As of this week, Peacock, NBC’s foray into the streaming wars, is now available in the U.S., and unlike competitors Netflix, Hulu, and Amazon Prime, it just so happens to offer a free tier, something that immediately makes it worth considering. Along with a handful of original new series, Peacock arrives with a sizable library of classic content that you might want to revisit.
Peacock’s launched with a bevy of series based on classic books like Where’s Waldo, Curious George, and Aldous Huxley’s Brave New World, along with Cleopatra in Space, an all-new series based on Mike Maihack’s comic about the teenaged Egyptian queen becoming involved in a space war.
But the vast majority of Peacock’s current offerings are older movies that are important parts of the pop culture canon—and now that much easier to stream to the device of your choice. Peacock’s overall library’s rather sizable, but these 10 films are a pretty good place to start.
Paramount’s pre-Hays Code adaptation of Lewis Carroll’s Alice in Wonderland was a technological marvel for its time; watching it now, its practical limitations ultimately make its depiction of the young girl slipping through the looking glass that much more otherworldly and unnerving.
The impact of Béla Lugosi’s performance as Dracula is so significant that you can still see it in virtually every single vampire story that followed in the 1931 movie’s footsteps. Camp as the movie tends to read looking back on it now, the reverence director Tod Browning and screenwriter Garrett Fort had for Bram Stoker’s original novel shines through, and makes this film a classic.
“There can only be one,” could have easily been the tagline to a movie with no sense of imagination, but Highlander invited you into a world of a magically immortal Scotsman reaching the end of his road, fighting for his life, and having to consider what the meaning of his existence was. Highlander was the sort of movie that wanted you to think it had something profound to say, but really, it was mostly about cool sword fights.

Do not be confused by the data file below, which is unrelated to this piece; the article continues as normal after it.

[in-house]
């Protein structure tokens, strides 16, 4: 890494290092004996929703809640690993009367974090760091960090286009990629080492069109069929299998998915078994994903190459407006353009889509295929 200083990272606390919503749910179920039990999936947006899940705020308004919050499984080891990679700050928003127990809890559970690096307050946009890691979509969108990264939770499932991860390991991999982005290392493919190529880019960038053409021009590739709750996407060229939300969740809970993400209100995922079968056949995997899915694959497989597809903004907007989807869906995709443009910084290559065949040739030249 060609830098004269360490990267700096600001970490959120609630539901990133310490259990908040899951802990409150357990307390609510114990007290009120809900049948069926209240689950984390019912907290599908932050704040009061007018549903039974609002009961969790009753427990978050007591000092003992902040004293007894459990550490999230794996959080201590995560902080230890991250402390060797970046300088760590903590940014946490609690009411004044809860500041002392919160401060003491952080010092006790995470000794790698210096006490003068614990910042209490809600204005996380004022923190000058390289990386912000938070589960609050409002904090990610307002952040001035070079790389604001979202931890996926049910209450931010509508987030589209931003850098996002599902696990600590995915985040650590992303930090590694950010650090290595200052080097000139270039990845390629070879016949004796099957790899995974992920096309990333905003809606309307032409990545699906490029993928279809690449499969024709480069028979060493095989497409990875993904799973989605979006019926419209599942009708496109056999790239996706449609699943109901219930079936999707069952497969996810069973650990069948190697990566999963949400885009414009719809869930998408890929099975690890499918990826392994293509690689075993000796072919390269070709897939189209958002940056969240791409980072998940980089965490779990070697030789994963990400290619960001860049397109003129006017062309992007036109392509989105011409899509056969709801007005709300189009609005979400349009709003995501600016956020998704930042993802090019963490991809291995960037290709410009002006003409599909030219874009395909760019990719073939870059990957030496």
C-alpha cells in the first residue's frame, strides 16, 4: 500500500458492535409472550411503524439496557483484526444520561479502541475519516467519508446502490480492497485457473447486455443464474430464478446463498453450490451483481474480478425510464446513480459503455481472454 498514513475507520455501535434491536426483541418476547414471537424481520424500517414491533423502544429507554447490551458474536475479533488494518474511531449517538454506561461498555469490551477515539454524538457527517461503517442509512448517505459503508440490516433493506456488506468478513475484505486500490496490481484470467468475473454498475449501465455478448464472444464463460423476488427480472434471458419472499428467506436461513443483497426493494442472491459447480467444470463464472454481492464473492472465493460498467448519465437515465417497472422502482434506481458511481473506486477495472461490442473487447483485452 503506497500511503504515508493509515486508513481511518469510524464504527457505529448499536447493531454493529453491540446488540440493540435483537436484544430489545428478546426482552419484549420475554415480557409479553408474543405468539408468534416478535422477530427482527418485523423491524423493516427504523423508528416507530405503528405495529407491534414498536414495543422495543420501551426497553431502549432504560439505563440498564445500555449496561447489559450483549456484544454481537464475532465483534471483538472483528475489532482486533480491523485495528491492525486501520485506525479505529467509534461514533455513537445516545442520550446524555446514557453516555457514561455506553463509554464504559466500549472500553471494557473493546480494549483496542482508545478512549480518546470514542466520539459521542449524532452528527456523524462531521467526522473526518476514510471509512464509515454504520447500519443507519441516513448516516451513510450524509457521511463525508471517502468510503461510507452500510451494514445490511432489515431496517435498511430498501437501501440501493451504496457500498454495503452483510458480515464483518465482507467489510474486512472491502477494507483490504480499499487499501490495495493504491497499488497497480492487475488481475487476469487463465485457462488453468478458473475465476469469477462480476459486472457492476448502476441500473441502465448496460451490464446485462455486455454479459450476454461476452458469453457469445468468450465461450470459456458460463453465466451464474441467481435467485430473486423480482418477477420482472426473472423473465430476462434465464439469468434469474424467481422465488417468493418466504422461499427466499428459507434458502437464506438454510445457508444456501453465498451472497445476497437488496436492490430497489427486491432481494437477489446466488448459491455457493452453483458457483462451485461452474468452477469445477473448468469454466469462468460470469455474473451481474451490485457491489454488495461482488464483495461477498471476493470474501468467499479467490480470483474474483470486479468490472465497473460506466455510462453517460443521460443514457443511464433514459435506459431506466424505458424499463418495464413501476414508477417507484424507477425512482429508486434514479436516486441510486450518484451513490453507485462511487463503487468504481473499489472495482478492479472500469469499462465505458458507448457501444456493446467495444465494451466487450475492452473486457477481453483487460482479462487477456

In 2020, the original Jurassic Park really reads like a warning more than anything else. It’s difficult not to feel a sense of dread watching this quintessential summer blockbuster, because you know that the humans in that world are doomed to make the same ridiculously foolish, dinosaur-related mistakes, over and over again.
Part of the reason that there’s been such a sustained buzz around a potential new Spawn movie for so long is that the original film, strange as it was, really hit a nerve with fans of the original comics who wanted to see their twisted hero brought to the big screen in macabre detail. Storytelling-wise, Hollywood’s approach to adapting comic books has come a long way from Spawn, but the film holds up in terms of its understanding of how to strike a balance between the source material’s wildness and the groundedness needed for a film.
At a time when different species of animals across the world are taking back parts of the Earth that were gradually stolen from them by human encroachment, a movie like Hitchcock’s The Birds is both a horror and a reminder that our fears about nature getting its revenge are nothing new.
Terrifying as the recent Blumhouse reimaginging was, the original The Invisible Man from 1933 holds up (and then some) as a truly terrifying story about a deranged man whose ambition to take over the world is contrasted with what we might consider a relatively low-scale superpower.
The Matrix fundamentally changed the way a large chunk of the public felt about sci-fi movies, and its influence continues to be felt years later across a variety of different mediums. It’s a classic in the sense that it’s an essential part of anyone’s basic understanding of modern pop culture, which makes it a must-watch.
Part of what was so disappointing about the Dark Universe’s attempt at rebooting The Mummy was that the 1932 original created a perfectly solid template that the new film could and should have just followed with a few tweaks if it wanted to be a box office smash. Tantalizing as the idea of a connected universe of classic movie monsters is, some of the movies’ draw was always the lighthearted elements that sometimes popped up, which the 1999 movie understood and then some.
Children of Men’s a movie that people don’t talk about nearly enough when we discuss depictions of realistic doomsday scenarios. Its story—about a world on the brink of collapse due to the birth rate dropping to zero—works as the perfect setting to examine what the dark side of humanity could be like without needing to contrast it with some sort of supernatural or sci-fi threat like a zombie virus.
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